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Preferred Stocks: A History of Drawdowns and Capital Recovery

Updated: May 25


Summary

Preferred stocks are an alternate source of income for investors focused on income, but there are times when the asset class has the volatility of common stocks. Our review of the history of drawdowns in the asset class shows that volatility is modest between epic events like the Global Financial Crisis (GFC) and the global pandemic. Moreover, investors in the asset class avoid permanent loss of capital and see a continued stream of income.


Key Points

We reviewed the history of drawdowns by examining a broad measure of the asset class, the S&P US Preferred Stock Index (SPTREFTR). Index data became available in 2003. We drew the following conclusions:

  • Selloffs in the preferred stock asset class are usually modest in size and short in duration. Of the ten biggest drawdowns, the average of eight was less than 8%.

  • Two were severe but they might be considered Black Swan events. One was during the worst economic slowdown since the Great Depression of the 1930s. The other was caused by another rare event, a global pandemic.

  • In five of the ten drawdowns, investors recovered their losses in less than six months and only one full recovery took more than a year.

Credit Risk Drives Volatility

The primary risk for preferred stocks is the deterioration of credit quality during economic downturns. The big selloffs of 2007-2009 and 2020 occurred during periods of financial instability and extreme economic weakness. The others correspond to times when the Federal Reserve was tightening monetary conditions and investors were reassessing the risk of cyclical slowdowns.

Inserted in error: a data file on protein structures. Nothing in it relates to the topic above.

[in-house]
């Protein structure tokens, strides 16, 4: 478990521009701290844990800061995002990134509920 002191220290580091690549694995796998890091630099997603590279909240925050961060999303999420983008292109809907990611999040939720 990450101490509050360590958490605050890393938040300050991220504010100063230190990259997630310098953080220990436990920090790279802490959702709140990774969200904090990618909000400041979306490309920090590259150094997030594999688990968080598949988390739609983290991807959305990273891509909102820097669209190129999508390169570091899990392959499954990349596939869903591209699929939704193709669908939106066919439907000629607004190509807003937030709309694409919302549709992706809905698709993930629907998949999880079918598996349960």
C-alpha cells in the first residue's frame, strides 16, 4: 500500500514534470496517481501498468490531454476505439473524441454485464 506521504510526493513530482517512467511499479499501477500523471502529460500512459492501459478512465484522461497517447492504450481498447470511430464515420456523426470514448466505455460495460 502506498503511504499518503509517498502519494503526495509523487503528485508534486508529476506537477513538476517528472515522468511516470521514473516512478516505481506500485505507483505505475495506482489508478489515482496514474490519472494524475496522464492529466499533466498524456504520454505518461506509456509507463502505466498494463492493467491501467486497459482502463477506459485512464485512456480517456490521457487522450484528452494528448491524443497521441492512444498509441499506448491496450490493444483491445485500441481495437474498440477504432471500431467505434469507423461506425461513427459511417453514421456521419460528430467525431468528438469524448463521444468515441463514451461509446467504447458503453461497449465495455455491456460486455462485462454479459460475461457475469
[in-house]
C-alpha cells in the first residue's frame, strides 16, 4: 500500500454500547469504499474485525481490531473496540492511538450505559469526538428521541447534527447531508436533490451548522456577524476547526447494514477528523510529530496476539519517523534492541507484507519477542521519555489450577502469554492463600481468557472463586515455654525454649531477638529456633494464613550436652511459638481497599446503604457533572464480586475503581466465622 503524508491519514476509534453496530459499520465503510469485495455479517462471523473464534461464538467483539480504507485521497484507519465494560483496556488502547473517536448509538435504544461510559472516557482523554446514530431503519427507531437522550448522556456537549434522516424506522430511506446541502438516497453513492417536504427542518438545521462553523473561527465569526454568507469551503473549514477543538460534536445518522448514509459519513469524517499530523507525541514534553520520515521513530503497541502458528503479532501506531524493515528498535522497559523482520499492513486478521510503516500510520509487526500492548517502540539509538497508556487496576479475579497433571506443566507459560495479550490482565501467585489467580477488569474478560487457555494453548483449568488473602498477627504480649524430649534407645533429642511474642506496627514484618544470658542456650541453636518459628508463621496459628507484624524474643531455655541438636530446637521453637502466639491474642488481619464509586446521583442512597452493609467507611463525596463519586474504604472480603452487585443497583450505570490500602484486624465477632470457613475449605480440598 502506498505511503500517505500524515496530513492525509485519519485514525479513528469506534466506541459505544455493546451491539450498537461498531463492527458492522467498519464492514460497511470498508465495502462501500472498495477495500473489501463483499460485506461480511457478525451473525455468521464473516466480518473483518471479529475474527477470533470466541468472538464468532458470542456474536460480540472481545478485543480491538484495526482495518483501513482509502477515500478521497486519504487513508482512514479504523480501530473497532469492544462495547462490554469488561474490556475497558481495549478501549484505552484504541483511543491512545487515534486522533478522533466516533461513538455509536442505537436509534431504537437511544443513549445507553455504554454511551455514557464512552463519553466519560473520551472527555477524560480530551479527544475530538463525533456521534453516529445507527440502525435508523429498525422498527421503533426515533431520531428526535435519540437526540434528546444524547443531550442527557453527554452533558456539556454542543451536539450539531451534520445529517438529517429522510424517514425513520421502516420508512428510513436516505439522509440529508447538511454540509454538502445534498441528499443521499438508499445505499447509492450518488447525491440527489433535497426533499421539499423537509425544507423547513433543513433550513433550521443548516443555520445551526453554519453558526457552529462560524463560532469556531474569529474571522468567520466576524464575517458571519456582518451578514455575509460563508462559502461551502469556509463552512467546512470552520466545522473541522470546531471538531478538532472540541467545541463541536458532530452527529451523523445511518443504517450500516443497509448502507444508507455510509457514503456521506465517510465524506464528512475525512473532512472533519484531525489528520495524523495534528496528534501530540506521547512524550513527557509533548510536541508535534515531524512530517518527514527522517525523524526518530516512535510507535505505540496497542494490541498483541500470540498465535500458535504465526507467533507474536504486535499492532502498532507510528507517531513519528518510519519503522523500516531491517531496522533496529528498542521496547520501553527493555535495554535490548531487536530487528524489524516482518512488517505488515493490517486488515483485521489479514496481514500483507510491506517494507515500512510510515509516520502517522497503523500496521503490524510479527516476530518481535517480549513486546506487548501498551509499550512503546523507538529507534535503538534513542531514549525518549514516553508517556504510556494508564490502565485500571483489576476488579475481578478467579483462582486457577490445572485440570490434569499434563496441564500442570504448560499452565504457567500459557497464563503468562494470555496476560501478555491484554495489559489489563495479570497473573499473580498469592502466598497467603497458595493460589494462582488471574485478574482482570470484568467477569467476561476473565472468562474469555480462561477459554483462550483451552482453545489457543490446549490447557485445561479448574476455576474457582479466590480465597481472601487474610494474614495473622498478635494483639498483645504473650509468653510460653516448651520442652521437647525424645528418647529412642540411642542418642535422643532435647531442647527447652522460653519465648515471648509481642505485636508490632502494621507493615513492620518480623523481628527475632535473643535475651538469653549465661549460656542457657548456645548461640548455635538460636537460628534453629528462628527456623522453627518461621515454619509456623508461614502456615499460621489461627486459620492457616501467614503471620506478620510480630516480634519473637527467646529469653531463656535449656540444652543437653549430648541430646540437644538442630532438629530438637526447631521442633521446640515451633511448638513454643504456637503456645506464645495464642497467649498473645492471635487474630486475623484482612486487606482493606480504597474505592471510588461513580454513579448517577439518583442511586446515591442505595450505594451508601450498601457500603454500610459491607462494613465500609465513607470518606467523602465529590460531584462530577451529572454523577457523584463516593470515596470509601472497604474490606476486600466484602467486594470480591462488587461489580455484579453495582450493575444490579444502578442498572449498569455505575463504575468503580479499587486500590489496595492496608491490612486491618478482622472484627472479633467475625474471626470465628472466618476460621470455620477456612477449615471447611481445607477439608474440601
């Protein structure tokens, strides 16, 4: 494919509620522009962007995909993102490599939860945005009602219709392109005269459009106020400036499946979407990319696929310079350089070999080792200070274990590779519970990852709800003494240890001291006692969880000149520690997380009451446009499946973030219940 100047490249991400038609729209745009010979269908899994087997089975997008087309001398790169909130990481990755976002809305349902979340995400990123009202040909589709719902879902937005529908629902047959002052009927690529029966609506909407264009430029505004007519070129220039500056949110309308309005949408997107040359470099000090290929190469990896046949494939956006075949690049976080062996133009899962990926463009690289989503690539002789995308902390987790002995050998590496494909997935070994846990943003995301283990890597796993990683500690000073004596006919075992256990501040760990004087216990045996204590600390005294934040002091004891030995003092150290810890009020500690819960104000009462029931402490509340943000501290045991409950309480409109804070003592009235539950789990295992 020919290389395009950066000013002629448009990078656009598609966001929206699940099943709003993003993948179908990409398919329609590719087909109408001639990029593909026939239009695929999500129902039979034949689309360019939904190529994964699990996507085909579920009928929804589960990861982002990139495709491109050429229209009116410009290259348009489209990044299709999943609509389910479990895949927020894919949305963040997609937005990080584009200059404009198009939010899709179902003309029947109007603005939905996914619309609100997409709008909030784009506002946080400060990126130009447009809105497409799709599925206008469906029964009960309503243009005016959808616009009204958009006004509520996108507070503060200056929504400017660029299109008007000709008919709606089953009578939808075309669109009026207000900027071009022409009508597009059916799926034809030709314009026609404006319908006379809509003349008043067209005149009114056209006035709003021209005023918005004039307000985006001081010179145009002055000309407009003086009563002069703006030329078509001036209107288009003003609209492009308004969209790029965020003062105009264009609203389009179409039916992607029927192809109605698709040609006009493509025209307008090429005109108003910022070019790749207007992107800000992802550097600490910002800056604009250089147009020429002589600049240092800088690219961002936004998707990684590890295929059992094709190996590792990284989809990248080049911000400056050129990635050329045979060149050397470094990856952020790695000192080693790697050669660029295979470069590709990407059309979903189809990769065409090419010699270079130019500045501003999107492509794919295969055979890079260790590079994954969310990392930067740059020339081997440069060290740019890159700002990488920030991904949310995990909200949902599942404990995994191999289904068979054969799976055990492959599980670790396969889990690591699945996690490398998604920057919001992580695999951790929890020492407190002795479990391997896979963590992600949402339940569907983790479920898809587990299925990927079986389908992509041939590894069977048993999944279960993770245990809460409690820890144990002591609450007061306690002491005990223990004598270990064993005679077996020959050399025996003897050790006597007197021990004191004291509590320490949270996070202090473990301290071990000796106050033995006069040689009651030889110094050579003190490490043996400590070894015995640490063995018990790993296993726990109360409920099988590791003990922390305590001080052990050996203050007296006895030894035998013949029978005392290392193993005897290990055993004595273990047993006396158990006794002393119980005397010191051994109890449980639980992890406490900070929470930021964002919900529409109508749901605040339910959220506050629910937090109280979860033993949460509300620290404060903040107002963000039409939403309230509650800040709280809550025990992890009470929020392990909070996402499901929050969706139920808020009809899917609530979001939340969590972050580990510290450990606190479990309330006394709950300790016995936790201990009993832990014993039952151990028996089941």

The Greenspan/Bernanke Cycle

In the years leading up to the Global Financial Crisis, the Fed Funds Rate rose relentlessly during the years of 2004, 2005, 2006 and into the first part of 2007. There were three minor selloffs during this period. When economic growth continued, the stocks rebounded and investors recovered their losses quickly.


The GFC plunge in preferred stock prices corresponded to slowing and then steeply dropping economic activity. The low in the benchmark occurred in the third quarter of 2009, when the environment began to improve. The recovery of losses was slow, taking more than three years, just as the rebound in economic activity was slow and tepid. (The Fed Funds Rate remained near zero for almost seven years.)


The GFC selloff was far deeper than the pandemic-related downturn, probably because financial issuers were at the heart of the GFC. The benchmark’s largest weighting is in issues from the financial sector. As measured by the benchmark Index, the asset class sold off 66% in 2007 as compared a fall of 33% in 2020.


The Bernanke/Powell Cycle

The years 2016, 2017, 2018 and early 2019 were also marked by a steady tightening of monetary conditions and minor selloffs in preferred stocks. Like in the earlier decade, investors quickly recovered their losses as economic growth remained steady and credit quality remained strong.


It took a wildcard event like the global pandemic to bring an end to this period and trigger another epic selloff in preferred stocks. It is important to note that, once again, the rebound in preferred stocks was as quick as the turnaround in economic activity. In 2020, investors recovered their losses in about eight months.